Obiang and his family, on the other hand, are rich beyond most Westerner's wildest dreams. At one stage, it was discovered that Obiang had deposited $700 million of oil money in a bank in the United States, where he was educated. More than $2 billion is hidden in foreign bank accounts. [IRIN] His son Teodorin, who is known for his flashy lifestyle, owns a record label in the US, and has splashed out millions on fast cars. [London Times] Western governments, particularly the United States, stay out of Equatorial Guinea's affairs because they benefit from the country's oil boom. [Slate] A group of bungling British and South African mercenaries recently tried to overthrow Obiang, not because he is evil, but because they had been promised oil contracts if they succeeded. [The Independent]

Less than half of the people in Equatorial Guinea have access to clean water. A simple visit to a doctor would cost many weeks' wages, and is therefore impossible for most people. [IRIN]

The country's infant mortality rate is terrifying. Twenty percent of Equatorial Guinea's children die before they reach five years old. [UNICEF]

Why is Equatorial Guinea sponsoring a MotoGP bike when its children are dying in their thousands? How low will MotoGP sink to ensure there is another bike on the grid in 2009?

4 comments:

Nicebloke said...

Oh man, that is ugly. Thanks for the insight. As usual, an excellent post.

Jimmy said...

Yep, that's how far people will go to run a bike in MotoGP.

peejaywill said...

What a depressing statement from the pundits on Moto2 on Eurosport today (1st May 2010) that the teams will not accept any advance on standard, traditional MotoGP engineering because it is “too risky”. What a re-confirmation of the incredible, ridiculous conservatism of motorcycle sport and industry? Often in the forefront of engine design, it has always been old-fashioned and miles behind the rest of the technological world on the chassis. As the pioneer of disc brakes, cast wheels and the twin spar frames in the ‘60s and ‘70s it is indescribably frustrating to see it is still the case. And how ridiculous that, after decades of improving the stiffness of the motorcycle chassis, they are messing about at great cost with making frames less stiff because tyre technology enables the bikes to be banked over to angles that don’t allow the traditional telescopic sliding front fork to work because of its inherent friction. The problem, and therefore the cure, is with the suspension. And I can tell you why constructors have never been able to properly make use of carbon/Kevlar/and other structural composites. It is because there is no imagination as to how to properly take advantage of CNC machining, CAE and computer vehicle dynamics. And if it is all about “risk management” the teams take the risk in every race of not winning. Not winning is a certainty for most of them but they won’t take the big opportunity of winning with some imaginative engineering based on solid knowledge stealing a march on old fashioned thinking. I can design a winning bike at less than the obscene costs that the teams are charged by the current constructors (some of whom are probably similarly frustrated). Peter Williams >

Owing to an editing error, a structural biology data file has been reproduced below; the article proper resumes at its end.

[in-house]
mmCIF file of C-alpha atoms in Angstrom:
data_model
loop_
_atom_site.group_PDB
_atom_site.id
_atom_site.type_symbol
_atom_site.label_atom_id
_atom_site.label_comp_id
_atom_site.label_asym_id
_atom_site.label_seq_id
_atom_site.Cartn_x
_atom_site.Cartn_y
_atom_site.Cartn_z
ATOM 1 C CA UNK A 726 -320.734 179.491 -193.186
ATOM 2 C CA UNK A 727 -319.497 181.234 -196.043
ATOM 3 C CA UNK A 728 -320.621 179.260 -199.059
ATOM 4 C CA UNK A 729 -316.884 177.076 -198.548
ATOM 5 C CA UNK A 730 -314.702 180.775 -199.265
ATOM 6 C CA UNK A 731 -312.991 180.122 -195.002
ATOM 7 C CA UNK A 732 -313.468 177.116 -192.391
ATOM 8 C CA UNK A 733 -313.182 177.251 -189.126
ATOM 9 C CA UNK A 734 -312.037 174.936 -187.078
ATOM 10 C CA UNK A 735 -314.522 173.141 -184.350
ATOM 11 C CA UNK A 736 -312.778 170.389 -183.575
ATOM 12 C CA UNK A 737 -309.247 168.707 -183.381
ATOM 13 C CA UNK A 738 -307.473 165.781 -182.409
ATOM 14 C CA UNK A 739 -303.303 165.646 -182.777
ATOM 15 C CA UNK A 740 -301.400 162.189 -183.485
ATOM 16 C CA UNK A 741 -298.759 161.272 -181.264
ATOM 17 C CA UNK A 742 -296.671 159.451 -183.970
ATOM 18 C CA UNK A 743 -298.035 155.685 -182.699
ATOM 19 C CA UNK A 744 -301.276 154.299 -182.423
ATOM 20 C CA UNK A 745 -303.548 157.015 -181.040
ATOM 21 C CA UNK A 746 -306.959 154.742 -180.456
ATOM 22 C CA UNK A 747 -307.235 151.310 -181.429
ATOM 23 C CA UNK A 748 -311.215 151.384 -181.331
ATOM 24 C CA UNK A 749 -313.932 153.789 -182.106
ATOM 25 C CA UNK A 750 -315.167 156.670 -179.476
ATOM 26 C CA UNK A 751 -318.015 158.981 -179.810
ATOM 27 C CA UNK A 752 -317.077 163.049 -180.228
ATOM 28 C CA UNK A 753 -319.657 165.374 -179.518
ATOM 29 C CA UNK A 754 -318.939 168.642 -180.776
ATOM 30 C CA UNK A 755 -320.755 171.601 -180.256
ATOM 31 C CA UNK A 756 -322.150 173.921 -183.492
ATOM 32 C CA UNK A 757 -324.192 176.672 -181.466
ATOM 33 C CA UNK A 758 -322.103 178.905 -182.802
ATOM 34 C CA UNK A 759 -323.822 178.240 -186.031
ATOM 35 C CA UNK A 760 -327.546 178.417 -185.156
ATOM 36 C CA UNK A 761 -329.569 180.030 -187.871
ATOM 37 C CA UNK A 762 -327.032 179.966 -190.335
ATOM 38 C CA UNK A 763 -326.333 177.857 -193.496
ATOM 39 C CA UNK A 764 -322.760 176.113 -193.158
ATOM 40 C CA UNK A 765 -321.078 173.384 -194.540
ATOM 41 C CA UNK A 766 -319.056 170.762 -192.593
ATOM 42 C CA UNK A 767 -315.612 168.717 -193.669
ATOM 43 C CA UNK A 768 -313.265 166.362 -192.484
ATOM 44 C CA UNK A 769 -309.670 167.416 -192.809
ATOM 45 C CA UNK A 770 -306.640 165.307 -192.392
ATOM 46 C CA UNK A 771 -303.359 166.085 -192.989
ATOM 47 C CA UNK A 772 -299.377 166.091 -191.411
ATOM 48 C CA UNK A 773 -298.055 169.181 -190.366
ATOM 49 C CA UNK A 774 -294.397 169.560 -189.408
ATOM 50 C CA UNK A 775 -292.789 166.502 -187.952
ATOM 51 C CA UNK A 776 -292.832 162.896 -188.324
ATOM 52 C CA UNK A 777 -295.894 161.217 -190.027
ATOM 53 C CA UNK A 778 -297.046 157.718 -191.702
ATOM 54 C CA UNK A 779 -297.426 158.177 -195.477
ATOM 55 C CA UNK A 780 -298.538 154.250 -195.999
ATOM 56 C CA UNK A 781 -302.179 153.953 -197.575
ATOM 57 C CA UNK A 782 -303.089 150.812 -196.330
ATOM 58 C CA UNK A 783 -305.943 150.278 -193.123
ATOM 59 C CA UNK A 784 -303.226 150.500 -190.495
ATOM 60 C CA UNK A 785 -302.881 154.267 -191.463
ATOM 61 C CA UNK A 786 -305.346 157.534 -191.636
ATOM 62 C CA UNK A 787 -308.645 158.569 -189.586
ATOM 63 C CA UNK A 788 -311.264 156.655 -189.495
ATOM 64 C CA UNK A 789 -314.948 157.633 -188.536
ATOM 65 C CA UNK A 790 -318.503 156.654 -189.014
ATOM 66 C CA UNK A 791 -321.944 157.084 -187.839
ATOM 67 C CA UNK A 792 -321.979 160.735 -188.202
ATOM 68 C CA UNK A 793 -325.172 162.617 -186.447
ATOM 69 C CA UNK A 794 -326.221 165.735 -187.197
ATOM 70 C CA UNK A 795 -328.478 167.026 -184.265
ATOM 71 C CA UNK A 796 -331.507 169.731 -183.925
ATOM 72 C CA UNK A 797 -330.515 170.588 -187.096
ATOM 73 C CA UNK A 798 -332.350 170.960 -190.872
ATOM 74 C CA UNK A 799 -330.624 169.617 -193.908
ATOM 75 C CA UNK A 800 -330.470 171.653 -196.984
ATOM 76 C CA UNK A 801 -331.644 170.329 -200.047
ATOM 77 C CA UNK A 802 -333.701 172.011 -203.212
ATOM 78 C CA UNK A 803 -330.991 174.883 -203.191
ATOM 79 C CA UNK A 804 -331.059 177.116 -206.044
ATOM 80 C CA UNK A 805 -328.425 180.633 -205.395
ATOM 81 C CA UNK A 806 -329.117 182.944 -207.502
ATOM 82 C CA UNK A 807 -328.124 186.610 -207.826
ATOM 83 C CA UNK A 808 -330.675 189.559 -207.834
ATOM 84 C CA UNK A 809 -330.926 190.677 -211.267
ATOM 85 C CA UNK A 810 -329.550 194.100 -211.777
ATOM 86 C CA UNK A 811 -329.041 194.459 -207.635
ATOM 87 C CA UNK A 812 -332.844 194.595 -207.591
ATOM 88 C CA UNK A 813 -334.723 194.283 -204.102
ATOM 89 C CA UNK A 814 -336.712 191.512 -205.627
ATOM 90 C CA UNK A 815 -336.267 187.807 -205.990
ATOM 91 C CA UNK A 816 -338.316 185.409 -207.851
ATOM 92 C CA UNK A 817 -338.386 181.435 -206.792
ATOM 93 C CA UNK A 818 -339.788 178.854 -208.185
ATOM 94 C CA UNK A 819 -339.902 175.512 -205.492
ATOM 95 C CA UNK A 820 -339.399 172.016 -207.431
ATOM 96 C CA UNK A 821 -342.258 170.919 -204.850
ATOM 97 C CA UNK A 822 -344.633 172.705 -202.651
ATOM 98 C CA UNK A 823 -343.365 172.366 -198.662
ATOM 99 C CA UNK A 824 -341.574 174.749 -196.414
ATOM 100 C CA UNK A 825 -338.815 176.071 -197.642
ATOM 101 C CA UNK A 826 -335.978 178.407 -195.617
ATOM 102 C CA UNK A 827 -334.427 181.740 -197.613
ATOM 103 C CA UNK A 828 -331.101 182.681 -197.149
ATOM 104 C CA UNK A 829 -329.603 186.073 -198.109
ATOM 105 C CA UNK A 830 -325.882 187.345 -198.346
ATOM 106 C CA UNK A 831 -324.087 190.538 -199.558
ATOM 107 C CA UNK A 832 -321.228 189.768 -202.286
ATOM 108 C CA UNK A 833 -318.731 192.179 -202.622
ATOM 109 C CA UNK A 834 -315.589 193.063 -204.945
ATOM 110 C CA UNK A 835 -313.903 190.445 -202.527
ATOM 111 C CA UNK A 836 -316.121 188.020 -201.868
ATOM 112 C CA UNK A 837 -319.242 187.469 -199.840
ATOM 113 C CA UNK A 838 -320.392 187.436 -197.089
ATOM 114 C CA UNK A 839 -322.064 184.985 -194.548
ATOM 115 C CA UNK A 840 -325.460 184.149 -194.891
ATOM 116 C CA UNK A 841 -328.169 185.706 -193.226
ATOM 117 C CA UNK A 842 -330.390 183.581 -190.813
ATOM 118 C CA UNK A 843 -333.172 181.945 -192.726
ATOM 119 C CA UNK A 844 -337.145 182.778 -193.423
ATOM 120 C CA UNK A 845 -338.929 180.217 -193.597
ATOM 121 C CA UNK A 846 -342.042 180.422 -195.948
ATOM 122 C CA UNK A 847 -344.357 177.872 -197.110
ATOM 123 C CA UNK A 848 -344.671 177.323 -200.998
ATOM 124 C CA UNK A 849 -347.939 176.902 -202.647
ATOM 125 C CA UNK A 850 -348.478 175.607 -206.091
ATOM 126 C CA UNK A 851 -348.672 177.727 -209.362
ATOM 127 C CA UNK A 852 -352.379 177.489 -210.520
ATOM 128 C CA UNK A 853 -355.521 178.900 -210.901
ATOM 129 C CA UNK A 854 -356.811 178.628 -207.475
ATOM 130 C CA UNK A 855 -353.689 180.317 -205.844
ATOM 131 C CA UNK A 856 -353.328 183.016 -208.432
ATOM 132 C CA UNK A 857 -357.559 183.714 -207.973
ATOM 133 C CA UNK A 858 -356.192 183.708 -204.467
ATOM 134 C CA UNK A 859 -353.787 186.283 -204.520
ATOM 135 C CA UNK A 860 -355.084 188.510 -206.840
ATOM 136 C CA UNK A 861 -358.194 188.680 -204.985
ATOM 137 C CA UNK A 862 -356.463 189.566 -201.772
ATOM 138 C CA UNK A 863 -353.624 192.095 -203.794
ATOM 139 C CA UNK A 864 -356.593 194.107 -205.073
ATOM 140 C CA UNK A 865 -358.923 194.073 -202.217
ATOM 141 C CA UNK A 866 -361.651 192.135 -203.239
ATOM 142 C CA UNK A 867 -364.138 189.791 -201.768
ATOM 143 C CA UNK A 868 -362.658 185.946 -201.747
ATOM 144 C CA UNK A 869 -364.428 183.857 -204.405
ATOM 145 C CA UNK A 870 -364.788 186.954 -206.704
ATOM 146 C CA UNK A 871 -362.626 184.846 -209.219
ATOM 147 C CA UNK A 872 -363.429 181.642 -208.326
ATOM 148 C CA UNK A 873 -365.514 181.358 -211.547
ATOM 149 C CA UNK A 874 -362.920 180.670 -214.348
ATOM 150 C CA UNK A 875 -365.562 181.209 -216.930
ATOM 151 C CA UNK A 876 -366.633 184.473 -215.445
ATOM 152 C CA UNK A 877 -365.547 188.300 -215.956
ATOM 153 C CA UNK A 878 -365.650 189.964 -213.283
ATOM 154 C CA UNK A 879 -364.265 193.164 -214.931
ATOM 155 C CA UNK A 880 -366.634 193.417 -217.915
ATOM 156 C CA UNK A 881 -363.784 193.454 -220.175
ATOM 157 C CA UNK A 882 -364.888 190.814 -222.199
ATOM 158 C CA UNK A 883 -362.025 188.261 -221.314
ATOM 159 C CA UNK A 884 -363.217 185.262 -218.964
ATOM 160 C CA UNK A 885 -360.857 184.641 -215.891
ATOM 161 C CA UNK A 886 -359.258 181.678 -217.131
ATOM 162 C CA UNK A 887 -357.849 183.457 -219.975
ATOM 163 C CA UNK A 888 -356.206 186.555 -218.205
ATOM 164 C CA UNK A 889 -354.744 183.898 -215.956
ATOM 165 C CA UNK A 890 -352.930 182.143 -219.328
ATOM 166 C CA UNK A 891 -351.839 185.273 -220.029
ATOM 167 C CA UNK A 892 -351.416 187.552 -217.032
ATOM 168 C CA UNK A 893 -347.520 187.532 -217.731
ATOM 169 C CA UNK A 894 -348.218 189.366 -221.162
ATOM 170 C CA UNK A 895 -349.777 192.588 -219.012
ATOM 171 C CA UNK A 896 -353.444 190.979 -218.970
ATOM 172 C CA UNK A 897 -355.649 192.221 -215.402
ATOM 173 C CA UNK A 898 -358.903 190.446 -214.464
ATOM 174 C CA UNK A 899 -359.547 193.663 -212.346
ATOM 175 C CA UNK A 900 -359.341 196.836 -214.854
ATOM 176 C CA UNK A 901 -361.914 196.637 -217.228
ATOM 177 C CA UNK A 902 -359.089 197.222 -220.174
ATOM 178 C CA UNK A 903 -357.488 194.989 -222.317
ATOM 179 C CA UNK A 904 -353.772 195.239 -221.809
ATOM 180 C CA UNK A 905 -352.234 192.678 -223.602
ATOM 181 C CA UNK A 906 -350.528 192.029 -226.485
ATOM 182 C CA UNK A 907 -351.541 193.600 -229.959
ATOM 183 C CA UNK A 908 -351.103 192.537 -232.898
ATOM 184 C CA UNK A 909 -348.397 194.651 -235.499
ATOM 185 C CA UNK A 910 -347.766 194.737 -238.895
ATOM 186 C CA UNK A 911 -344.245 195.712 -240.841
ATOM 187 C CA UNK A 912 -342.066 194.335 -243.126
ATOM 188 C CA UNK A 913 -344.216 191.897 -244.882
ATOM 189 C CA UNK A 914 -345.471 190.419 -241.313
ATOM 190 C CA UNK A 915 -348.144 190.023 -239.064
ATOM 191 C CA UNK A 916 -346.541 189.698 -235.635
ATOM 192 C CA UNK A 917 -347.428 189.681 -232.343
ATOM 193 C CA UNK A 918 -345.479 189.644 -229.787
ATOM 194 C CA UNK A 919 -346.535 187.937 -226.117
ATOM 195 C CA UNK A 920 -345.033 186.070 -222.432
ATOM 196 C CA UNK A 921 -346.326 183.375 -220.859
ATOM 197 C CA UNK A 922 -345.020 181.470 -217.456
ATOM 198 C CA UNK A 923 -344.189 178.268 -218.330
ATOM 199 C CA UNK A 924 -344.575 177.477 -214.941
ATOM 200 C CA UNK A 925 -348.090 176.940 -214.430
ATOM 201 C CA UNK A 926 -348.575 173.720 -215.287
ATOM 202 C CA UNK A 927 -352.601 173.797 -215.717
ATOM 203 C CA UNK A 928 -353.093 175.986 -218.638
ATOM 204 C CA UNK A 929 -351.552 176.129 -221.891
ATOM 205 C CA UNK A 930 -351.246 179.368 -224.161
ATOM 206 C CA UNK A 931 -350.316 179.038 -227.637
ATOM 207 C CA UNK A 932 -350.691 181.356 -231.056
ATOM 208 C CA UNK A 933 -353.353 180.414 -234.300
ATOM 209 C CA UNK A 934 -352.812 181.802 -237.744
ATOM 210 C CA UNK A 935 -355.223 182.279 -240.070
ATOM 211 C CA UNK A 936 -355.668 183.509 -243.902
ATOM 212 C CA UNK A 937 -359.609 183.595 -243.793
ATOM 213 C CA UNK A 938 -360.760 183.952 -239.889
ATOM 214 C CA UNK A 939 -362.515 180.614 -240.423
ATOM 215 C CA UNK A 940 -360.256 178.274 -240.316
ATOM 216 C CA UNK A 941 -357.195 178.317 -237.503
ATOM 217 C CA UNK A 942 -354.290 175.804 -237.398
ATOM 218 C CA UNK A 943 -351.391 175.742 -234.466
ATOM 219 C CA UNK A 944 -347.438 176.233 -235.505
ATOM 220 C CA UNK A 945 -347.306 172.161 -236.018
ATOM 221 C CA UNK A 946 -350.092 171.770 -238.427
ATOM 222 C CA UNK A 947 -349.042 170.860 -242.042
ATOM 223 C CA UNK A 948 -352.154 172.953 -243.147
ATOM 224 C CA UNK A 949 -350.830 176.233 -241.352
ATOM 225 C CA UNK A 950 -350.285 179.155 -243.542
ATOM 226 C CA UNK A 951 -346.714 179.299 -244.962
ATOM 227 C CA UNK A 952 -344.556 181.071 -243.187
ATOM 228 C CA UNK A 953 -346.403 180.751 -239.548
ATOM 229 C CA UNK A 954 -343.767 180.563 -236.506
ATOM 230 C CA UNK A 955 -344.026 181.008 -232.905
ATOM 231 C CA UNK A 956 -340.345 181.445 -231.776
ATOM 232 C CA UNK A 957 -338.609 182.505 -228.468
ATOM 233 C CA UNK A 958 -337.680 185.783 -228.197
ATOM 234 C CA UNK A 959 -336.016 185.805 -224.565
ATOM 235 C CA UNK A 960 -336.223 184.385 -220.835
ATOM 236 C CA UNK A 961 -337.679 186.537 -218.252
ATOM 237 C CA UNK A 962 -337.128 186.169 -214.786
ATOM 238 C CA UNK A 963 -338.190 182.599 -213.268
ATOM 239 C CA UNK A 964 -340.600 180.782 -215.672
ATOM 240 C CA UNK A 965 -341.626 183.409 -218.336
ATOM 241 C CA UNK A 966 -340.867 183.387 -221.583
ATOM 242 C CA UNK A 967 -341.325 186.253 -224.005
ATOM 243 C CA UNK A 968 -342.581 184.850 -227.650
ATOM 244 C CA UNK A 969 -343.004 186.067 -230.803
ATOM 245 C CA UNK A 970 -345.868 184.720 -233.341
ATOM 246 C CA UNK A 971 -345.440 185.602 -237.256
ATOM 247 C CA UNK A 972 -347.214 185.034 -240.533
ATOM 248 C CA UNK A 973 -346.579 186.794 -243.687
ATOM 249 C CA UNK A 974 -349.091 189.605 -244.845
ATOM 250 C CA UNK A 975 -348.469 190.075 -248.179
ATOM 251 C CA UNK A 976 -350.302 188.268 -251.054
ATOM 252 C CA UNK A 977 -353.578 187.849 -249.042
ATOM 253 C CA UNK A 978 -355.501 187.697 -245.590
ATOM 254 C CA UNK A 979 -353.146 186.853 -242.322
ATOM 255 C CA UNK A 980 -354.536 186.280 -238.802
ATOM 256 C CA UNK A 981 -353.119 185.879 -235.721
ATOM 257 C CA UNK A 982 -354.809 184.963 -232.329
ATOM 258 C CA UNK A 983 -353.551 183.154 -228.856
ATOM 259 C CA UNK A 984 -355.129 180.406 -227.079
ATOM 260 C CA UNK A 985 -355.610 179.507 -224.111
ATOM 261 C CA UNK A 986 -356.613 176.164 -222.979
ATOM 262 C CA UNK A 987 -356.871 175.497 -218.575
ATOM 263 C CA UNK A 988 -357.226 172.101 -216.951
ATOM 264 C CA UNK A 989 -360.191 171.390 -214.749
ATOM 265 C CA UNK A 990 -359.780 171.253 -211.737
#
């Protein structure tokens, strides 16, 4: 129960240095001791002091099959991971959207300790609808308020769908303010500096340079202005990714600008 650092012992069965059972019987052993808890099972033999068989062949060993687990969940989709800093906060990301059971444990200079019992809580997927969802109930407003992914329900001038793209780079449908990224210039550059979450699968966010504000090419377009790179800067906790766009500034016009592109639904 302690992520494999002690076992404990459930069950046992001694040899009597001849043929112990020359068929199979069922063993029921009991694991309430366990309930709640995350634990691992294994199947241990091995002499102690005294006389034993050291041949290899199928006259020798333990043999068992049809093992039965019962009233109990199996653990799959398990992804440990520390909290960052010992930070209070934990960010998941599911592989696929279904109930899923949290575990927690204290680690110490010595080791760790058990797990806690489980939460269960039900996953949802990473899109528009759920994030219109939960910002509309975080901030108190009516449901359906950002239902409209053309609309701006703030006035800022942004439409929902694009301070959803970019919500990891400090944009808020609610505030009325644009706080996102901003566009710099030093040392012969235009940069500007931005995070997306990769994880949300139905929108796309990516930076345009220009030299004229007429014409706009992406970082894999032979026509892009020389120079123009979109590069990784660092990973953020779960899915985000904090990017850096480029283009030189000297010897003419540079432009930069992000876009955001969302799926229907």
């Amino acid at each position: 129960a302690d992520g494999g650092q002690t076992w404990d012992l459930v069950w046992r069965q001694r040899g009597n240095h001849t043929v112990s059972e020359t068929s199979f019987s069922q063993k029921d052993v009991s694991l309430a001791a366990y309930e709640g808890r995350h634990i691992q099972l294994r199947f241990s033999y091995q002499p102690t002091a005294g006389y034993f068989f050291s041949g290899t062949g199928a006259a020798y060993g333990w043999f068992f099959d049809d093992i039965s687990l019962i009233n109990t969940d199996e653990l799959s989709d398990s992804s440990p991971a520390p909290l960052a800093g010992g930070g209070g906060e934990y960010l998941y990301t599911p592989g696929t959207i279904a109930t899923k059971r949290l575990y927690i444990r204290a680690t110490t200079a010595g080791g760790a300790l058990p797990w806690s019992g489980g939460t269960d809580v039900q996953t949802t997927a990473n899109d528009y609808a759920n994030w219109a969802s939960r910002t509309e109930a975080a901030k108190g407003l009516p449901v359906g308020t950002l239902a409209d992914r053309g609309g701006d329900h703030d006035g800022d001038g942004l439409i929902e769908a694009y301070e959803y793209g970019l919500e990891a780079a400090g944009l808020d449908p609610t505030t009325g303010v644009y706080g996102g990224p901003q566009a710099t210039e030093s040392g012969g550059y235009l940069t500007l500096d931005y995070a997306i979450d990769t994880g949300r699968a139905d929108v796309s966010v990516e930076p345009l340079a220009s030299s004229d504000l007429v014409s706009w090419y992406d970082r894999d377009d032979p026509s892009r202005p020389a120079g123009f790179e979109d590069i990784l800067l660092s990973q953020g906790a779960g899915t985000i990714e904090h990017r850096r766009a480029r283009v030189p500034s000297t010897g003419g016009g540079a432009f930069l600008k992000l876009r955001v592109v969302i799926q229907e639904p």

Jimmy said...

Thanks for that, Peter.

You make interesting points about the strange use of a frame as its own suspension.

I think it is sad that there's not much innovation in Moto2 chassis (some of them look like they're straight from the farmyard). Still, it's encouraging that there are a lot of different manufacturers involved.

Hopefully the risk avoidance is because everyone has started cautiously and genuine innovators will get a chance in future years. At least they'll know what kind of lap times to aim for.